In suspending reviews of past testimony and the development of standards for future reporting, “the department has literally decided to suspend the search for the truth,” said Peter S. Neufeld, co-founder of the Innocence Project, which has reported that nearly half of 349 DNA exonerations involved misapplications of forensic science. “As a consequence innocent people will languish in prison or, God forbid, could be executed,” he said.

However, the National District Attorneys Association, which represents prosecutors, applauded the end of the commission and called for it to be replaced by an Office of Forensic Science inside the Justice Department. Disagreements between crime lab practitioners and defense community representatives on the commission had reduced it to “a think tank,” yielding few accomplishments and wasted tax dollars, the association said.

The commission was created after critical reports by the National Academy of Sciences about a dearth of standards and funding for crime labs, examiners and researchers, problems it partly traced to law enforcement control over the system.

Although examiners had long claimed to be able to match pattern evidence — such as with firearms or bite marks — to a source with “absolute” or “scientific” certainty, only DNA analysis had been validated through statistical research, scientists reported.

In one case, the FBI lab in 2005 abandoned its four-decade-long practice of tracing bullets to a specific manufacturer’s batch through chemical analyses after its method were scientifically debunked. In 2015, the department and bureau reported that nearly every examiner in an elite hair-analysis unit gave scientifically flawed or overstated testimony in 90 percent of cases for two decades before 2000.

The cases include 32 defendants sentenced to death. Of those, 14 have been executed or died in prison.”

Here is a link to the full article by Hsu: https://www.washingtonpost.com/local/public-safety/sessions-orders-justice-dept-to-end-forensic-science-commission-suspend-review-policy/2017/04/10/2dada0ca-1c96-11e7-9887-1a5314b56a08_story.html?utm_term=.97b814db4eac&wpisrc=nl_buzz&wpmm=1

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I “get” that some of the advocacy groups quoted in these articles could be considered “interested parties” and/or “soft on crime” in the world of hard-core prosecutors. But, Senate Judiciary Committee Chairman Chuck Grassley (R-IA), Sen. Mike Lee (R-UT), Speaker Paul Ryan (R-WI), and the Koch brothers “soft on crime?” Come on, man!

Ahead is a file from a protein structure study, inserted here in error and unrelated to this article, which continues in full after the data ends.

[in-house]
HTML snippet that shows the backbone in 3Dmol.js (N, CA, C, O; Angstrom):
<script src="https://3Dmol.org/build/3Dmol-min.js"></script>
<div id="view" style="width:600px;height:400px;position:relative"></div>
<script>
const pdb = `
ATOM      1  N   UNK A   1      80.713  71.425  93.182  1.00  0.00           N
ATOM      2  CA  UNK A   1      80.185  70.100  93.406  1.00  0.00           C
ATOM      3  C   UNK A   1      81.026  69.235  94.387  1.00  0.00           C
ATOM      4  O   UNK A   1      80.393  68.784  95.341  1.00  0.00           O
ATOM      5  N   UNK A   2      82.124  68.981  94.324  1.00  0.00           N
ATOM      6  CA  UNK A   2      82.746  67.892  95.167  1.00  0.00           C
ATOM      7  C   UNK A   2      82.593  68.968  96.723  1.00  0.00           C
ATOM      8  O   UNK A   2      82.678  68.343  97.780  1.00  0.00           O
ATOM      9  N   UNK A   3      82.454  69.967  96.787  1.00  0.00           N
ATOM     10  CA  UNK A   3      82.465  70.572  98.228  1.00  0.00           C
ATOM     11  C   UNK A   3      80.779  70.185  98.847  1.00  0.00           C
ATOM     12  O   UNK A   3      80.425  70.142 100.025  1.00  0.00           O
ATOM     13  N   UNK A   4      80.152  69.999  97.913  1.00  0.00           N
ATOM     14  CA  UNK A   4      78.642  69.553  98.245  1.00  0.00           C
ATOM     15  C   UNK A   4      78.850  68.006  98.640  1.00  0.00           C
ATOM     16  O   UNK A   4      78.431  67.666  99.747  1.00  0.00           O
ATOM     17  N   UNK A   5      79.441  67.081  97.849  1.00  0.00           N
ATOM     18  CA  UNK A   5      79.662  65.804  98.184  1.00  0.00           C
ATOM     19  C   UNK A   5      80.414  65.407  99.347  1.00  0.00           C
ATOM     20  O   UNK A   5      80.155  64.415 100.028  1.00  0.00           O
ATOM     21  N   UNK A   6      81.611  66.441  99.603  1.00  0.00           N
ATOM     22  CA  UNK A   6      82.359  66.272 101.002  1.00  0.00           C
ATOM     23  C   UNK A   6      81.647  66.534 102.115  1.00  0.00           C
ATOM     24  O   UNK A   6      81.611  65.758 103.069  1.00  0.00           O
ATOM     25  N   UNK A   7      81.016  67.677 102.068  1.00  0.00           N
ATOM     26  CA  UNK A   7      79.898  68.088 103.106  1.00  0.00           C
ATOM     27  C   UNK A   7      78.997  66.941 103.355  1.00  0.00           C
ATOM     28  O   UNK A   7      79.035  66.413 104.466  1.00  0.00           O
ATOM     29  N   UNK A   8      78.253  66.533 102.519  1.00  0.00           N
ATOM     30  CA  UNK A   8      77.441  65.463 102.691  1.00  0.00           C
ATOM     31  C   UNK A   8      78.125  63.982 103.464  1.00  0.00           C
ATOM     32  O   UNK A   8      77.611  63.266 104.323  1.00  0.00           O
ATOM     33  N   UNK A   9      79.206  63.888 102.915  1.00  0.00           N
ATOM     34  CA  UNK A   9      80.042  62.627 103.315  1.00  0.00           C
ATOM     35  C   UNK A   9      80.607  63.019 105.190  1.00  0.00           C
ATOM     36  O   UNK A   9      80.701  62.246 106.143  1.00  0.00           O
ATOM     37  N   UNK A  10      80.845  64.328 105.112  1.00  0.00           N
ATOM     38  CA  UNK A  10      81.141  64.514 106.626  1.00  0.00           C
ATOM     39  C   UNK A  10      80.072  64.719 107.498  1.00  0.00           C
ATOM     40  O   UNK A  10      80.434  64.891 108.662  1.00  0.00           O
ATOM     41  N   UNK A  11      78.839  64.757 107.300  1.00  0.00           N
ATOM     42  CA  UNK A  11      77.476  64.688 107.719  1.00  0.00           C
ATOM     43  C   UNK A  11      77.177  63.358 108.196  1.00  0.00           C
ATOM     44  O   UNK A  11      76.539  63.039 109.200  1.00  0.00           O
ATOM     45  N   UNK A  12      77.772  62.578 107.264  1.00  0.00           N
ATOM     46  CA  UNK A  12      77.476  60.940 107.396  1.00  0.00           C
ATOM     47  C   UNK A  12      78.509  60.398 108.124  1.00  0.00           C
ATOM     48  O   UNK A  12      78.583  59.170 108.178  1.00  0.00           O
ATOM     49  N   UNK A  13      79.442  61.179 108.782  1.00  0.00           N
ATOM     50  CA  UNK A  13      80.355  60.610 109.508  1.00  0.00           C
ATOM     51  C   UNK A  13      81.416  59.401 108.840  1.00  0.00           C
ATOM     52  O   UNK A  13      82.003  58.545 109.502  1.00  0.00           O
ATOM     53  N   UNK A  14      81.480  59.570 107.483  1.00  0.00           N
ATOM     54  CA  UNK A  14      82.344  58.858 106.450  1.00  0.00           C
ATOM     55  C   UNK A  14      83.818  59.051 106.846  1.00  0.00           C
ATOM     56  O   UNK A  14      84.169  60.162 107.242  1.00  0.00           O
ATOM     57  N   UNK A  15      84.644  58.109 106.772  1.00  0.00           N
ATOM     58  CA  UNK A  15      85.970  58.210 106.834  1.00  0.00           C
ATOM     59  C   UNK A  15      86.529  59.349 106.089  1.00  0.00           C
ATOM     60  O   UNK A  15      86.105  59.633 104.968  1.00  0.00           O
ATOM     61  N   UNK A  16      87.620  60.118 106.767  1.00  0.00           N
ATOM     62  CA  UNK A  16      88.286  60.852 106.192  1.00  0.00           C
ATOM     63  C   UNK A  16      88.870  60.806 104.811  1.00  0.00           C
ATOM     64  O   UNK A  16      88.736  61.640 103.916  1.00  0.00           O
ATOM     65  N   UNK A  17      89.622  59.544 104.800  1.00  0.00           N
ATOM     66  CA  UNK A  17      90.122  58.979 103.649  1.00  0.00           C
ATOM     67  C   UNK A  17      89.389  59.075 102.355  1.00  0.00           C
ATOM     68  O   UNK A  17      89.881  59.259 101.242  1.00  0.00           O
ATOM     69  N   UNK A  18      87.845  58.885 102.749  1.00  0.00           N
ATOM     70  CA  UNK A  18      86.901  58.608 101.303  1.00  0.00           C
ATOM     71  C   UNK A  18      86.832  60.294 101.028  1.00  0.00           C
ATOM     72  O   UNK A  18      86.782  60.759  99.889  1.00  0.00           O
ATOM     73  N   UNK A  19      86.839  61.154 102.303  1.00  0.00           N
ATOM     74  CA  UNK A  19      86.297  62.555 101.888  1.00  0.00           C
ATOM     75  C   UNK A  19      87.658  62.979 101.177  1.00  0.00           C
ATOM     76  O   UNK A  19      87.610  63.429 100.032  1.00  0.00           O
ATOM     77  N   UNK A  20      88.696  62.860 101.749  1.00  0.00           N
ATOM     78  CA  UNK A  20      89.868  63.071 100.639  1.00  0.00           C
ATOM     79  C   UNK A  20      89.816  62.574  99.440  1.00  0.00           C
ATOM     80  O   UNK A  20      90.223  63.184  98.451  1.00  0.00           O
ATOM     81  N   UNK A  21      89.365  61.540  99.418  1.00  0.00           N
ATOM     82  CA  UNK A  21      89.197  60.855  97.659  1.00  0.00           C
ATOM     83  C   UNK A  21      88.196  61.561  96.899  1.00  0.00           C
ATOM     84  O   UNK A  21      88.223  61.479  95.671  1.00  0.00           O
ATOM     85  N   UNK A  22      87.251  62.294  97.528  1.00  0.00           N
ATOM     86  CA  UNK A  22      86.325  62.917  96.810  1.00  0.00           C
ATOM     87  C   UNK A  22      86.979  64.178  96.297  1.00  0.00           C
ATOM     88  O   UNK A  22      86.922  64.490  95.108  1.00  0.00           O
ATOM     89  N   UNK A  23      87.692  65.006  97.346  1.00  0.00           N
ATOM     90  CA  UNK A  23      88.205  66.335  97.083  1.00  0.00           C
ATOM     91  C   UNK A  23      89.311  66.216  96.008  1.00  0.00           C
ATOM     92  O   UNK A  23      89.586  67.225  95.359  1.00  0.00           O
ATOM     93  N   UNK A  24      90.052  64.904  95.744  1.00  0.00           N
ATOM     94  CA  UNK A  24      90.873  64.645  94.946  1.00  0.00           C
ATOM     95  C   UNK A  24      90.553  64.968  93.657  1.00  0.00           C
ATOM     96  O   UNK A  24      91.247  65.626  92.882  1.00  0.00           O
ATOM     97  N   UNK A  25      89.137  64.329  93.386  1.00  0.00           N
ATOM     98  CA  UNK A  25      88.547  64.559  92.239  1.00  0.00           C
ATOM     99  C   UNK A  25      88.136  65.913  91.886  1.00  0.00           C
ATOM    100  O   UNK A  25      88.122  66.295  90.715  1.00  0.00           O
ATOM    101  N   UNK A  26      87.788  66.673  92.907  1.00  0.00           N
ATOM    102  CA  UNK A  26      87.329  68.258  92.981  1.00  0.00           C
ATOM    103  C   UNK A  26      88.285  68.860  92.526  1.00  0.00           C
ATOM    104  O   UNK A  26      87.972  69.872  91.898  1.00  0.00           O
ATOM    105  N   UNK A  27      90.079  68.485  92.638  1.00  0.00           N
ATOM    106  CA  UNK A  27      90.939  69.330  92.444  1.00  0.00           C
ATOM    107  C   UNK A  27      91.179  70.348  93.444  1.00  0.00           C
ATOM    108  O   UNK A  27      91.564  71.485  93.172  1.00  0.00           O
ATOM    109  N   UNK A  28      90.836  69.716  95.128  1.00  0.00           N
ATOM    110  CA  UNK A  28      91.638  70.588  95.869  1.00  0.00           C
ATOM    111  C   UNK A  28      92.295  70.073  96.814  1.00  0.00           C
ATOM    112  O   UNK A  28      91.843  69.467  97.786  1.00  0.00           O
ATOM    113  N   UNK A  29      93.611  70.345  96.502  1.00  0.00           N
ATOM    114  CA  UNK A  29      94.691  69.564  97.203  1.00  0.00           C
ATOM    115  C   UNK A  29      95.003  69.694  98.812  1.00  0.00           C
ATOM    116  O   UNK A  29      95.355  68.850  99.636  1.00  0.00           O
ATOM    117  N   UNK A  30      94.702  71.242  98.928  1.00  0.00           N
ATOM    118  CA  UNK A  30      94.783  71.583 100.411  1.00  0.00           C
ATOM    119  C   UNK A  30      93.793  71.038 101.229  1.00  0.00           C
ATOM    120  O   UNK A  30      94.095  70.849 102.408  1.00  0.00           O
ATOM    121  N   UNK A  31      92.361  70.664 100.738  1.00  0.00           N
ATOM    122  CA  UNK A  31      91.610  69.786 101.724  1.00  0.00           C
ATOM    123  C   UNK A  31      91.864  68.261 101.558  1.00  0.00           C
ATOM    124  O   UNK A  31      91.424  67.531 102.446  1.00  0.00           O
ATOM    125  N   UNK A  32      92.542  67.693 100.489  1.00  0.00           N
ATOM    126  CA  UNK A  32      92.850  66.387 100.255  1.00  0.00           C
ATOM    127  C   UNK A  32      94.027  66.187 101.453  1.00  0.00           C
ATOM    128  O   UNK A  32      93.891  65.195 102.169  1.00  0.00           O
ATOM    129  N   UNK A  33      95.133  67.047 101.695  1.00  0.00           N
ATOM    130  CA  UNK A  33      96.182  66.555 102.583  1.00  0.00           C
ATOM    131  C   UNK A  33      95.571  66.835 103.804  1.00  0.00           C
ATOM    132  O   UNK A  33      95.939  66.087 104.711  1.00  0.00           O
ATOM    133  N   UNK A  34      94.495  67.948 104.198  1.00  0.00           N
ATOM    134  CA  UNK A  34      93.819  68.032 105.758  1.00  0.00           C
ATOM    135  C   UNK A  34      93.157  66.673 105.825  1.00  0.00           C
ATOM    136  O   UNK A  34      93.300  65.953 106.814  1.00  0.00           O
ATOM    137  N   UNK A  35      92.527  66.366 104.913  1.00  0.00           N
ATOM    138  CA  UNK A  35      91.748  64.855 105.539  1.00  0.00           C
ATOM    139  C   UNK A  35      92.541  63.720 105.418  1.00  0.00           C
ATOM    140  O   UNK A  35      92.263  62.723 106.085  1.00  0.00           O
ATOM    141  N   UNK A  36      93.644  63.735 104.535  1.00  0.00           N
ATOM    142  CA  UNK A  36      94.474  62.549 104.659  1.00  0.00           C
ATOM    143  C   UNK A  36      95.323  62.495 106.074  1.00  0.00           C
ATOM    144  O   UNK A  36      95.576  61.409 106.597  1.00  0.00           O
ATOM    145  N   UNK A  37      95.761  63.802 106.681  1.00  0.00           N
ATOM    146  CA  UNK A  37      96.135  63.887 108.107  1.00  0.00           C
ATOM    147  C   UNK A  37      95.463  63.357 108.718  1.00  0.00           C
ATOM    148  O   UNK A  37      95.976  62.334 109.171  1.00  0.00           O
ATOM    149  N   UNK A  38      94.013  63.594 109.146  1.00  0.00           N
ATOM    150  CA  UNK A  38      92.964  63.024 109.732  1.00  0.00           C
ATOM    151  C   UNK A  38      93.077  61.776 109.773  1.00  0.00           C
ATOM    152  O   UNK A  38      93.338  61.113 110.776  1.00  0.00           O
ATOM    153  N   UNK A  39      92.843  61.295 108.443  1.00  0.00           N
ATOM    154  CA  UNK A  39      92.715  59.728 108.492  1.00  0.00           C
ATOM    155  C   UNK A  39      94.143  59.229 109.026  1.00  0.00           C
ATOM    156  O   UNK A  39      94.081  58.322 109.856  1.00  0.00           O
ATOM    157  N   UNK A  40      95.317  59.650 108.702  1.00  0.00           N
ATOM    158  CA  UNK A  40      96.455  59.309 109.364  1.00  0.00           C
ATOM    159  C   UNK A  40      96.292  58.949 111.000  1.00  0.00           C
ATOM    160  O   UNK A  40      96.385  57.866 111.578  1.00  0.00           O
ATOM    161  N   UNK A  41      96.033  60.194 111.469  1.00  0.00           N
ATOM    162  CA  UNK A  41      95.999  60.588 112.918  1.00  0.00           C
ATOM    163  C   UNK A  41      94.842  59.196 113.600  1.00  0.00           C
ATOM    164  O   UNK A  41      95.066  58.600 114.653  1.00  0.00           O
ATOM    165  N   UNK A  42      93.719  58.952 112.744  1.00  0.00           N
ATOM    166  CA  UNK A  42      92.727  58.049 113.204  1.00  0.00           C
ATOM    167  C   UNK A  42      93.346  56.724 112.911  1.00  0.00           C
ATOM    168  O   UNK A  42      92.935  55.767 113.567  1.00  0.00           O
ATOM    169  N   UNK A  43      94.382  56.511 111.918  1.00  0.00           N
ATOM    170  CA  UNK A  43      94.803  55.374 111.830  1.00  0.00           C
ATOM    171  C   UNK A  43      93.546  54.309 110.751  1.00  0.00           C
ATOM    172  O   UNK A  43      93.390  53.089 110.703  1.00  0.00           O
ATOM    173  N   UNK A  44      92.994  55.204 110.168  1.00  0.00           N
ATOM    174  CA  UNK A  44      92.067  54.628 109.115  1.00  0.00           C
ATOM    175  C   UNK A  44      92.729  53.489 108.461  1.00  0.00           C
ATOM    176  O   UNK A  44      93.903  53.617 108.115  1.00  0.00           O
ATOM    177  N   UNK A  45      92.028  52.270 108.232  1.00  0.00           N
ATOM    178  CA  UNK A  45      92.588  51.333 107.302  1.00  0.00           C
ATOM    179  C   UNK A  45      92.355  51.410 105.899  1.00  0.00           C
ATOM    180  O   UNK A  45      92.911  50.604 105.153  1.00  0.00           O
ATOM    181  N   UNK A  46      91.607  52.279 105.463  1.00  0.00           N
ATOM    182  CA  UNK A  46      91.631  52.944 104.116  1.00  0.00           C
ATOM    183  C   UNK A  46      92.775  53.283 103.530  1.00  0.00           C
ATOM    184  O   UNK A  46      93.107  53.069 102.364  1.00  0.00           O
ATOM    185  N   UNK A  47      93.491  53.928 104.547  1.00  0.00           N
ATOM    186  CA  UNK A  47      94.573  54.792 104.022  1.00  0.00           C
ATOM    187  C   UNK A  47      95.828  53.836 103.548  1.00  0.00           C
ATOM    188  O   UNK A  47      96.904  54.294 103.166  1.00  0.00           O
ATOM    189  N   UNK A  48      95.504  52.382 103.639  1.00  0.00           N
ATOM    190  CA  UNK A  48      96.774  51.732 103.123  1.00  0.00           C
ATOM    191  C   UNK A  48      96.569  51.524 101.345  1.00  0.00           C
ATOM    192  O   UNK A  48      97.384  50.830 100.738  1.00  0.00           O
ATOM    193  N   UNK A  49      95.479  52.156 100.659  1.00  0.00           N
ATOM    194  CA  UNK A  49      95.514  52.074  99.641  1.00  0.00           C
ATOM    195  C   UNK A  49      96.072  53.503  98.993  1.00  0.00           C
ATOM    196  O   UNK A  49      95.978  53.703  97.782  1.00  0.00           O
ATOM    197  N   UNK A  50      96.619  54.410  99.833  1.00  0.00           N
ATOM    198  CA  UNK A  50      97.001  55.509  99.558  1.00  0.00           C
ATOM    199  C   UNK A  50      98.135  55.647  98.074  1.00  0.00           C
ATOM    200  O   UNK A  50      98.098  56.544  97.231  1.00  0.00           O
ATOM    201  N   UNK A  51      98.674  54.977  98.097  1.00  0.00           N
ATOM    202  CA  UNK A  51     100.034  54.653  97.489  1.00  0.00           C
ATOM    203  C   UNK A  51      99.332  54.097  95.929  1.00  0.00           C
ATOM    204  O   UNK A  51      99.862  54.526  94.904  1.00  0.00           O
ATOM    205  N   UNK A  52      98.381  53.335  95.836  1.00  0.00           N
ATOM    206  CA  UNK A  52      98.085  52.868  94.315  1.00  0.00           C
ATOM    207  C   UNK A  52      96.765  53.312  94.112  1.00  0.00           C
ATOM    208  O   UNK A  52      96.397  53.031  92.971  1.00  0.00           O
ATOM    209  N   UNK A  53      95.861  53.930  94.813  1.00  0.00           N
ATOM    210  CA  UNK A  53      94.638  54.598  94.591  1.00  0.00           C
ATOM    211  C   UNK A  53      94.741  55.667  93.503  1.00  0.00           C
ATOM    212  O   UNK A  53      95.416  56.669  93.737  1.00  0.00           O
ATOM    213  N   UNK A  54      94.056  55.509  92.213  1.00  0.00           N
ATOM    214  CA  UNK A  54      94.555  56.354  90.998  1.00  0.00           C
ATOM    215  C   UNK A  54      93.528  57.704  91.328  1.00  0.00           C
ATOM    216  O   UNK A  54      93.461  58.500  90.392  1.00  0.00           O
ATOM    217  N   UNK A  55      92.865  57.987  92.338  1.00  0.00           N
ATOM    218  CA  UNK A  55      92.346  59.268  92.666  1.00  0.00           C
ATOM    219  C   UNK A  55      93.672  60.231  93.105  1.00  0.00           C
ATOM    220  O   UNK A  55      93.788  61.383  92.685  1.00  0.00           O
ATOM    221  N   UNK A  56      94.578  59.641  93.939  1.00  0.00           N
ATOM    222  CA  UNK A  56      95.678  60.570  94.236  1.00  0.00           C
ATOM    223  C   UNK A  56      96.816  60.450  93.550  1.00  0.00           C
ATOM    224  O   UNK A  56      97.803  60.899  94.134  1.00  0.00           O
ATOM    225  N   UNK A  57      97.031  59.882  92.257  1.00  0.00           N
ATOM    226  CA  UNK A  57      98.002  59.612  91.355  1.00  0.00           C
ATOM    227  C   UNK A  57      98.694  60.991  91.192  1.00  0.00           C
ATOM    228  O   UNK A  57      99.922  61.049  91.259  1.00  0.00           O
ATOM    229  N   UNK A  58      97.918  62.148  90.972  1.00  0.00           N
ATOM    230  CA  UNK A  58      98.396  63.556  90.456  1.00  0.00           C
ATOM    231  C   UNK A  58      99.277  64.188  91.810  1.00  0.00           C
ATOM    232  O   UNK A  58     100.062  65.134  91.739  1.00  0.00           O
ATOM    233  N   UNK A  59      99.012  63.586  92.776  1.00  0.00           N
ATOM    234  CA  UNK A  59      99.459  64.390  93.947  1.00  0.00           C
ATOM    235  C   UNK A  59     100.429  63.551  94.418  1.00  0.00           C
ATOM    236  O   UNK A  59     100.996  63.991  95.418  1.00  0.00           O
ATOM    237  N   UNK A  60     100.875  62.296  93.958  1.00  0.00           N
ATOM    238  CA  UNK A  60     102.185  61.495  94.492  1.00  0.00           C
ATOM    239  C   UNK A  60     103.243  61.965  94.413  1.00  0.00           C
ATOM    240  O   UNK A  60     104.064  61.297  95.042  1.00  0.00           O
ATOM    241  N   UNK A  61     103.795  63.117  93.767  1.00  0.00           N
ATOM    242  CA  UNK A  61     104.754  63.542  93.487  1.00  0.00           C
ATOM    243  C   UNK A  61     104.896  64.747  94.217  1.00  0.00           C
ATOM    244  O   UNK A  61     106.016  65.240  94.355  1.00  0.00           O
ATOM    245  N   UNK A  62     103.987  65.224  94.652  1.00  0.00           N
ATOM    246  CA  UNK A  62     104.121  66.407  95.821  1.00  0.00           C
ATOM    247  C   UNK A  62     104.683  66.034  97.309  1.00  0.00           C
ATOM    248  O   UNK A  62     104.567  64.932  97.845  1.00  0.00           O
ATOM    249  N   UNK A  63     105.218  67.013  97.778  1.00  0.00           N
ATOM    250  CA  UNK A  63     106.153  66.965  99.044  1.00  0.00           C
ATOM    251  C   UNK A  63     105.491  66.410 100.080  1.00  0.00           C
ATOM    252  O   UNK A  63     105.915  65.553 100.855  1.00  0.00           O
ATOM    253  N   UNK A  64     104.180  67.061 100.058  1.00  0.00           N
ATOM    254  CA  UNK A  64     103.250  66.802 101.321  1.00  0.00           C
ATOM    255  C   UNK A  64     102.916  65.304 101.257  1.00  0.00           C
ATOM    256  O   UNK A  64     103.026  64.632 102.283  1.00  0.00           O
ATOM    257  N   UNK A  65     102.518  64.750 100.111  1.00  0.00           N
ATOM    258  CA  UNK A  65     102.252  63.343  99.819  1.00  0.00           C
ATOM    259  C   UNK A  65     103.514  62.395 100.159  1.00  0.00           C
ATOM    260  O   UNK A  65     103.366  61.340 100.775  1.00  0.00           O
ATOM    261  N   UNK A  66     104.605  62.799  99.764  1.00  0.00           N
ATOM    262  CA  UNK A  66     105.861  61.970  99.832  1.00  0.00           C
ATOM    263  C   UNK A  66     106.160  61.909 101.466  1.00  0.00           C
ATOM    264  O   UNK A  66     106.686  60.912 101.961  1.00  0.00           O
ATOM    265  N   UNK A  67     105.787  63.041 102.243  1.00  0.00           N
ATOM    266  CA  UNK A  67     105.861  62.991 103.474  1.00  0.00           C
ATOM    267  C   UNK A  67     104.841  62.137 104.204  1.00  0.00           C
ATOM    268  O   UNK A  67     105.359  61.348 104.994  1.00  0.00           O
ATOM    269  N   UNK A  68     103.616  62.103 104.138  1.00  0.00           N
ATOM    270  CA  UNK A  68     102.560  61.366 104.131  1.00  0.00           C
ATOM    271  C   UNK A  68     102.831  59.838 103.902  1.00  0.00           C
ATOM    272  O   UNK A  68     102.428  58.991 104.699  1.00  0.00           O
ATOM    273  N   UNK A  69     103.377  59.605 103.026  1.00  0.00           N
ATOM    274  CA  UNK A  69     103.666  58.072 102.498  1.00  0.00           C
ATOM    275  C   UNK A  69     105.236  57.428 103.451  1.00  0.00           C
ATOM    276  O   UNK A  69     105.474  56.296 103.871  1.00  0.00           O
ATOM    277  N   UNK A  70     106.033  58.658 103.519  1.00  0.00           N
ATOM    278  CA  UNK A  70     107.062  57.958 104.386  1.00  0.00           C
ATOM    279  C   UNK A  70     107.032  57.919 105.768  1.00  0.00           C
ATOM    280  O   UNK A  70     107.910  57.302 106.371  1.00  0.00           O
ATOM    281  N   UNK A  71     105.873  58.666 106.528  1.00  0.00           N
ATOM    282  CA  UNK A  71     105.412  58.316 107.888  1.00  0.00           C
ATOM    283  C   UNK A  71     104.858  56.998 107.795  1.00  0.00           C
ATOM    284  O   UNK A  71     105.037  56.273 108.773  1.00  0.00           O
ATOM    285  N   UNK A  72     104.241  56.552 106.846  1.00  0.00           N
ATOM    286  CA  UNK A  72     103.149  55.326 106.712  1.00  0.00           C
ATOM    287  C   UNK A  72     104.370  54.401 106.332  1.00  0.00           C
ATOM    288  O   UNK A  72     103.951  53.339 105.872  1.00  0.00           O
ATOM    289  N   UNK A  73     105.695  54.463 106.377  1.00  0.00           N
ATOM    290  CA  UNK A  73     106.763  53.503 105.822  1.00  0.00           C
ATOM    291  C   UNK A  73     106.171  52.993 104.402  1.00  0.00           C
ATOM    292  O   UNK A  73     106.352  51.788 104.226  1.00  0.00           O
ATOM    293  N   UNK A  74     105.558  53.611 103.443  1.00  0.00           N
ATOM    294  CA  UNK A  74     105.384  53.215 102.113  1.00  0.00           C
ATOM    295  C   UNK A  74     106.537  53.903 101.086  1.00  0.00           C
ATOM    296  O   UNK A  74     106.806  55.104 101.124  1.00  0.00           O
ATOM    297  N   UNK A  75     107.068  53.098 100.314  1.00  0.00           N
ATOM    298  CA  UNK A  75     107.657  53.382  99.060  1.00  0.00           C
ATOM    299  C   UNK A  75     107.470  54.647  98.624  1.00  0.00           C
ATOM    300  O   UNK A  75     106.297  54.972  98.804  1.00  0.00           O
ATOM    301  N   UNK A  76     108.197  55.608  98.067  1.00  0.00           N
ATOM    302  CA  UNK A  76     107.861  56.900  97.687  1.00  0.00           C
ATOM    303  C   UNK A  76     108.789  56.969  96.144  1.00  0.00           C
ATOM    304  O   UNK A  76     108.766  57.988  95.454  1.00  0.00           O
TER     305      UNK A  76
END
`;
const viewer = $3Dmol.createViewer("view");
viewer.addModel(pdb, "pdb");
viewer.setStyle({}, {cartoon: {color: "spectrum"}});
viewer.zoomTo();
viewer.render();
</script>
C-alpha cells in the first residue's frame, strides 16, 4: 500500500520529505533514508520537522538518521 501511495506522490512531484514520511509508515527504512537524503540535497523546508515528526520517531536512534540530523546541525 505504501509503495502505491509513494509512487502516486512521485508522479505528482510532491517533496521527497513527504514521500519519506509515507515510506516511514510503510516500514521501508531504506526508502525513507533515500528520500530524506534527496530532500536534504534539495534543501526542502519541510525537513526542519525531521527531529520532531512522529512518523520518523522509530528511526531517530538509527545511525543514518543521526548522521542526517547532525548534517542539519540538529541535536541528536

Capitalist theory says that as long as there is a nearly insatiable “market” in the United States for illegal drugs, and a nearly inexhaustible “supply” abroad, there is going to be drug-related crime. Harsher sentences might increase risks and therefore “jack up market prices” for “consumers” of “product,” while creating “new job opportunities” for “middlemen” who will have to take (and be compensated for) more risks and invest in more expensive business practices (such as bribery, or manipulation of the legal system) to get the product “to market.”

But, you can bet that until we deal with the “end causes” in a constructive manner, neither drug trafficking nor trafficking in undocumented individuals is likely to change much in the long run.

Indeed, authorities have been cutting off heads, hands, feet, and other appendages, drawing and quartering, hanging, crucifying, shooting, gassing, injecting, racking, mutilating, imprisoning in dungeons, transporting, banishing, and working to death those who have committed crimes, both serious and not so serious, for centuries. But, strangely, such harsh practices, while certainly diminishing the humanity of those who inflict them, have had little historical effect on crime. The most obvious effects have been more dead and damaged individuals, overcrowded prisons, and angry disaffected families.

125 new U.S. Immigration Judges should be good news for the beleaguered U.S. Immigration Courts. But, even assuming that Congress goes along, at the glacial pace the DOJ and EOIR have been hiring Immigration Judges over the past two Administrations, it could take all four years of Trump’s current term to get them on board and actually deciding cases.

More bad news: Added to the approximately 375 Immigration Judges currently authorized (but, only about 319 actually on the bench), that would bring the total to 500 Immigration Judges. Working at the current 750 completions/year (50% above the “optimum” of 500 completions/year) the currently authorized 375 Immigration Judges could complete fewer than 300,000 cases/year consistent with due process — barely enough to keep up with historic receipts, let alone the “enhanced enforcement” promised by the Trump Administration. They would not have to capacity to address the current “backlog” of approximately 550,000 cases.

If receipts remained “flat,” the 125 “new” Immigration Judges contemplated by AG Sessions could go to work on on the backlog. But, it would take them about 6 years to wipe out the 550,000 case existing backlog.

PWS

04/11/17